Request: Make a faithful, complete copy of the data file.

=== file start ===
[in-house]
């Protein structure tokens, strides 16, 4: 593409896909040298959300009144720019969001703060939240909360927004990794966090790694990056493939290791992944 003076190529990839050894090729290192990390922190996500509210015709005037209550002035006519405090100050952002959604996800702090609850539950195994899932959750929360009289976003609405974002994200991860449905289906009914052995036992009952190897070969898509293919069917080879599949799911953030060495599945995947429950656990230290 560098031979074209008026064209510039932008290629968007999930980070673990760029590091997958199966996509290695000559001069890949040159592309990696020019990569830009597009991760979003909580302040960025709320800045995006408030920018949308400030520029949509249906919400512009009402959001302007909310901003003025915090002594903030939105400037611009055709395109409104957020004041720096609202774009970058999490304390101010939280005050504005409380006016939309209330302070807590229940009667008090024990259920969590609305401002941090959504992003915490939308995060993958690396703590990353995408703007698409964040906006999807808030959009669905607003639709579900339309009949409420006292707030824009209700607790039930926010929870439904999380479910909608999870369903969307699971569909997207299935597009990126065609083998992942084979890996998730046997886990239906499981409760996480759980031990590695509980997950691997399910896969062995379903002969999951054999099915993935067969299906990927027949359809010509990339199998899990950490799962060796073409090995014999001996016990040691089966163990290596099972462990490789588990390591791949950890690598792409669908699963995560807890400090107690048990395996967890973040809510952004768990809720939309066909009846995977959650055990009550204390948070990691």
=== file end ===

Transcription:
[in-house]
């Protein structure tokens, strides 16, 4: 593409896909040298959300009144720019969001703060939240909360927004990794966090790694990056493939290791992944 003076190529990839050894090729290192990390922190996500509210015709005037209550002035006519405090100050952002959604996800702090609850539950195994899932959750929360009289976003609405974002994200991860449905289906009914052995036992009952190897070969898509293919069917080879599949799911953030060495599945995947429950656990230290 560098031979074209008026064209510039932008290629968007999930980070673990760029590091997958199966996509290695000559001069890949040159592309990696020019990569830009597009991760979003909580302040960025709320800045995006408030920018949308400030520029949509249906919400512009009402959001302007909310901003003025915090002594903030939105400037611009055709395109409104957020004041720096609202774009970058999490304390101010939280005050504005409380006016939309209330302070807590229940009667008090024990259920969590609305401002941090959504992003915490939308995060993958690396703590990353995408703007698409964040906006999807808030959009669905607003639709579900339309009949409420006292707030824009209700607790039930926010929870439904999380479910909608999870369903969307699971569909997207299935597009990126065609083998992942084979890996998730046997886990239906499981409760996480759980031990590695509980997950691997399910896969062995379903002969999951054999099915993935067969299906990927027949359809010509990339199998899990950490799962060796073409090995014999001996016990040691089966163990290596099972462990490789588990390591791949950890690598792409669908699963995560807890400090107690048990395996967890973040809510952004768990809720939309066909009846995977959650055990009550204390948070990691």